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Permanent Collection


Marko Pernhart

(Mieger bei Völkermarkt, 1824 − Klagenfurt, 1871)

The Špik Group
oil, canvas, 82 x 106,5 cm

NG S 300, National Gallery of Slovenia, Ljubljana
Pernhart put his embellishments on this magnificent view of the mountains from modern-day Gozd Martuljek – he sharpened their peaks and presented each of them as separate faces in a group portrait. From left to right, we have Veliki Oltar, Velika Ponca, Mala Ponca, Špik, and Frdamane Police.

Alpine depictions became more common in the 19th century, as the magnificent infinity of nature was juxtaposed against the fleetingness of the human condition. Perhart’s scene also shows cabins and logs in front of them, hinting at the region’s economy, along with mills, water-powered sawmills, limestone, and clear-cut groves in the forest, as can be seen in other works from the Carinthian painter and his contemporaries, such as Anton Karinger. Peaks reinterpreted as triangular were also typical of Franz Steinfeld, the renowned Viennese landscape professor.

Although we could be tempted in such portrayals to seek hints at how intimate knowledge of nature goes hand in hand with its exploitation, the proximity of industrial infrastructure to natural resources was nonetheless extremely practical. Because of the chalk deposits, a cement raw mill was founded in Mojstrana at the end of the 19th century. The whole area around Jesenice was engaged in mining and refining, even back in the Middle Ages, and in modern times it was also home to an important railroad junction towards the regions north of the Alps. This juxtaposition of environment and industry continues today, as Jesenice and its steel factories border right on Triglav National Park, the largest protected territory in Slovenia.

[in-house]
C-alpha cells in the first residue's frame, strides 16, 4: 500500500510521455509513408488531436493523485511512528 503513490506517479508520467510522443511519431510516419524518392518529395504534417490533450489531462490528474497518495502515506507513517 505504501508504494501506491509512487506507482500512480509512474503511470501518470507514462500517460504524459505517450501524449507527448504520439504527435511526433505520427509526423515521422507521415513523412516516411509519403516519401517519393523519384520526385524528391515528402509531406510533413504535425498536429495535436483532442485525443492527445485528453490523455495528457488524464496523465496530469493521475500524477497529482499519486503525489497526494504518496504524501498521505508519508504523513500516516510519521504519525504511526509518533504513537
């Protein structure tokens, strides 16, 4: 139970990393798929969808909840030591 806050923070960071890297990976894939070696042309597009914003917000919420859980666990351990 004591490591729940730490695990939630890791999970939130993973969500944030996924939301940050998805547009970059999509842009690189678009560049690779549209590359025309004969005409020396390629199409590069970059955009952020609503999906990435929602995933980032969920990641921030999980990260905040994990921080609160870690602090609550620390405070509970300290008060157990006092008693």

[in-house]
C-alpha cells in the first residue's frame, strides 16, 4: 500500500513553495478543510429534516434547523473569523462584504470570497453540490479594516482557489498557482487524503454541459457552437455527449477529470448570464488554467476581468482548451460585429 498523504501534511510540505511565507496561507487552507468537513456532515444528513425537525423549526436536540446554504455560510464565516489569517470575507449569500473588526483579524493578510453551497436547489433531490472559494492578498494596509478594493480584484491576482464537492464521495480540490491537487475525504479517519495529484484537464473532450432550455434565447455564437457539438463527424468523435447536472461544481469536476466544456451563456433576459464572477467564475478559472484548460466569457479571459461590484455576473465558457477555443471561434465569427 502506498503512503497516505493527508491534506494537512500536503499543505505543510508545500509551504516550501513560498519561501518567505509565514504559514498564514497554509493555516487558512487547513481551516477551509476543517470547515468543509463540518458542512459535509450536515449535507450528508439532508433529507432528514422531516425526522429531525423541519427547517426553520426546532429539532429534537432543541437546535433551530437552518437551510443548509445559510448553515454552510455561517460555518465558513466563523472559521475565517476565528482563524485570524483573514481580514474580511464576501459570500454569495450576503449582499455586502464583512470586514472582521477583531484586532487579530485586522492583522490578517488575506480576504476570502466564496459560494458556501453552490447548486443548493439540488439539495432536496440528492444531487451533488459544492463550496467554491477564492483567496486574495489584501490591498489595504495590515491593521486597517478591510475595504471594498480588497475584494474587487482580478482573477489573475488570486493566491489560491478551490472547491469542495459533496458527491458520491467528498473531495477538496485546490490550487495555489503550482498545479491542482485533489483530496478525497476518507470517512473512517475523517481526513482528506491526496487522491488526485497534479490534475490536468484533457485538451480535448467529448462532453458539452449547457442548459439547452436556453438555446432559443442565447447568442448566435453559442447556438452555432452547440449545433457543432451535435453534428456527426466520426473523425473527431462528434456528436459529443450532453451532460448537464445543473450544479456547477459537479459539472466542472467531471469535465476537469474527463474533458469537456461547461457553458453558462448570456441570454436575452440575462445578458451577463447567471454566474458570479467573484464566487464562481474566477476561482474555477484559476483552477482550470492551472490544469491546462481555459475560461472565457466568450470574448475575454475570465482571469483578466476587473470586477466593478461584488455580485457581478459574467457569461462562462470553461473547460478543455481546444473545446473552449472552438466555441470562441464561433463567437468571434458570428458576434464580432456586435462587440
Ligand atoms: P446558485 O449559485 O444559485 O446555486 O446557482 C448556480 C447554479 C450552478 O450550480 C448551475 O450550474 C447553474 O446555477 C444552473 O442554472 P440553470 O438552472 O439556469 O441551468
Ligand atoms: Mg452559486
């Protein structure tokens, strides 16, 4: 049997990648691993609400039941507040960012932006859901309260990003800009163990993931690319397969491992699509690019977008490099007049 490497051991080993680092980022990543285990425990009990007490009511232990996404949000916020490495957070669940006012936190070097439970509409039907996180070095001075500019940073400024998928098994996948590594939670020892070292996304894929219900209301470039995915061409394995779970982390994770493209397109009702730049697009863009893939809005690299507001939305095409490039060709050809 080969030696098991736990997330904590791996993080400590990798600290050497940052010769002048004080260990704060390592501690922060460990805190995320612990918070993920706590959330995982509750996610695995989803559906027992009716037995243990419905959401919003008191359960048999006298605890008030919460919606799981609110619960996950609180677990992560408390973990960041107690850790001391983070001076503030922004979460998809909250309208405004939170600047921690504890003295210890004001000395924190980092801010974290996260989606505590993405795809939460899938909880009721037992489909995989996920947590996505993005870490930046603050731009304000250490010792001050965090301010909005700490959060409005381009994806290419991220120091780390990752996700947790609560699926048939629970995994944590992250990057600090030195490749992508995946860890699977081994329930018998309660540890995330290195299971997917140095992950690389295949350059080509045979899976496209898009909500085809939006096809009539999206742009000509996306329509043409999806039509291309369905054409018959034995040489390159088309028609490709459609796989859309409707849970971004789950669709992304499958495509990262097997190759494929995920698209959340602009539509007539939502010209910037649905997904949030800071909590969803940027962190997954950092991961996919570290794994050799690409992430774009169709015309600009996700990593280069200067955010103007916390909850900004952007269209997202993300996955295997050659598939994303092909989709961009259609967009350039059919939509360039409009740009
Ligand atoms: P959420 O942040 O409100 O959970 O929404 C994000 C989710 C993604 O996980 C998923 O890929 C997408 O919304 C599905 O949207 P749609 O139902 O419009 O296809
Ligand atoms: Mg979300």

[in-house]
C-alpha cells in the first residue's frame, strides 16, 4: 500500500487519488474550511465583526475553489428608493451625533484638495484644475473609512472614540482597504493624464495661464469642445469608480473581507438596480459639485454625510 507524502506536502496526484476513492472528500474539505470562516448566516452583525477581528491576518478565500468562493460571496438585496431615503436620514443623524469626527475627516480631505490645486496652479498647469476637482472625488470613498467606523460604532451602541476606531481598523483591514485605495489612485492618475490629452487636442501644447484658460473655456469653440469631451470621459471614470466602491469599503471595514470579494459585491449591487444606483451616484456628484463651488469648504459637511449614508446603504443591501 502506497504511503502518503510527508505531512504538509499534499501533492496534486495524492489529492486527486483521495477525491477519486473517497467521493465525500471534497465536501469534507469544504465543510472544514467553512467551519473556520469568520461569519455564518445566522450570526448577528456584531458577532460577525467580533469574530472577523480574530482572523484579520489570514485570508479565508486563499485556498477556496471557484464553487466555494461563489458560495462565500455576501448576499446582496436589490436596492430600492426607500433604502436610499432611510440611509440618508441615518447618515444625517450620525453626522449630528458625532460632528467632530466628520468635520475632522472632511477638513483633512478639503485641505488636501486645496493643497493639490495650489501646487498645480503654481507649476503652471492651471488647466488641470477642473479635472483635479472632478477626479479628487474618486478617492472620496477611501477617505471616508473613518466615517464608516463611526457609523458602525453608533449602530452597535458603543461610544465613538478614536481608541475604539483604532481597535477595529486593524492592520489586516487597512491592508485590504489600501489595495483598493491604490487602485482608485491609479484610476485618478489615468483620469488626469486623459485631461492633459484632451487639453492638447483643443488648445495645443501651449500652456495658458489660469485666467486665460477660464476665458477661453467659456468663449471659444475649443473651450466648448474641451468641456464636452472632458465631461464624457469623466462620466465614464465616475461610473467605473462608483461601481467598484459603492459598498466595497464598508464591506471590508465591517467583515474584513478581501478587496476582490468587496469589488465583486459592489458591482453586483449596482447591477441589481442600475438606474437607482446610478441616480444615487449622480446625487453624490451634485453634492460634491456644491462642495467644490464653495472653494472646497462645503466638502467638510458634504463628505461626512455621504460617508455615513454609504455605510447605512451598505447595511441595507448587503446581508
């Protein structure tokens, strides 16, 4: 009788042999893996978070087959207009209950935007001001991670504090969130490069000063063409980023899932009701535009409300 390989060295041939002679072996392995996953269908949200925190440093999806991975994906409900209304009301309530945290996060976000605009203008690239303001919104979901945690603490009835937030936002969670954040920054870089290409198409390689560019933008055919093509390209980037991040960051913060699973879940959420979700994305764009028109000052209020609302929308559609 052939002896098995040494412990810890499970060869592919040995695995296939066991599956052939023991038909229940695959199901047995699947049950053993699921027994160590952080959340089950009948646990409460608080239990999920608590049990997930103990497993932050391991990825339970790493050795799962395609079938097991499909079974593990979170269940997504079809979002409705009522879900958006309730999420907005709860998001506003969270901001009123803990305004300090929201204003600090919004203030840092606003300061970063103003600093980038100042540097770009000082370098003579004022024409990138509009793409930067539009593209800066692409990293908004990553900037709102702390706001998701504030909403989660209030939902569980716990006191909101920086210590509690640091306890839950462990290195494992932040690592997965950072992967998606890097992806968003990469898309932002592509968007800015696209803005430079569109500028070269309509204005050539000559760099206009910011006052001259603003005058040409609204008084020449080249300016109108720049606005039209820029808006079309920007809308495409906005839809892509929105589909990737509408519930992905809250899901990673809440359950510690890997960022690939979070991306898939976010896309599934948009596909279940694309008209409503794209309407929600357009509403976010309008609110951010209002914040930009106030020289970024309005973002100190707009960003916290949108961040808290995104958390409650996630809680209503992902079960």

Biedermeier and Romanticism
Heavily censored public life between the Congress of Vienna and the Spring of Nations in 1848, weakened Church patronage, and the ascending middle class marked the era when life focused on the privacy of the family circle, individual dignity and the sense of belonging; this is expressed in the Central European art as the style of Biedermeier which coexisted with a Romantic view of nature. 

Portraiture was the genre of painting that saw its heyday in this era. Matevž Langus, Jožef Tominc, Mihael Stroj and Anton Karinger established themselves as individually formed portraitists who demonstrated their self-confidence as artists also through their self-portraits. The painters initially relied on formal characteristics of Neoclassicism. Stroj’s late portraits and particularly those by Karinger abandoned the Biedermeier manner and adopted a more realistic approach. 

Interest in landscape first appeared as the background of portraits; towards the mid-century first autonomous city vedute emerged. The Biedermaier landscape is idyllic, descriptive, and furnished with staffage figures. Painters were attracted by tourist destinations and locations that were related to homeland identity: Mt. Triglav, Lake Bohinj, Bled. Anton Karinger and Marko Pernhart established themselves as explicit landscapists. The latter became famous for his multi-part panoramas from mountain peaks. 

Still lifes became an attractive decoration of a middle-class home, and they also found favour with amateur women painters, one of whom was Countess Maria Auersperg Attems.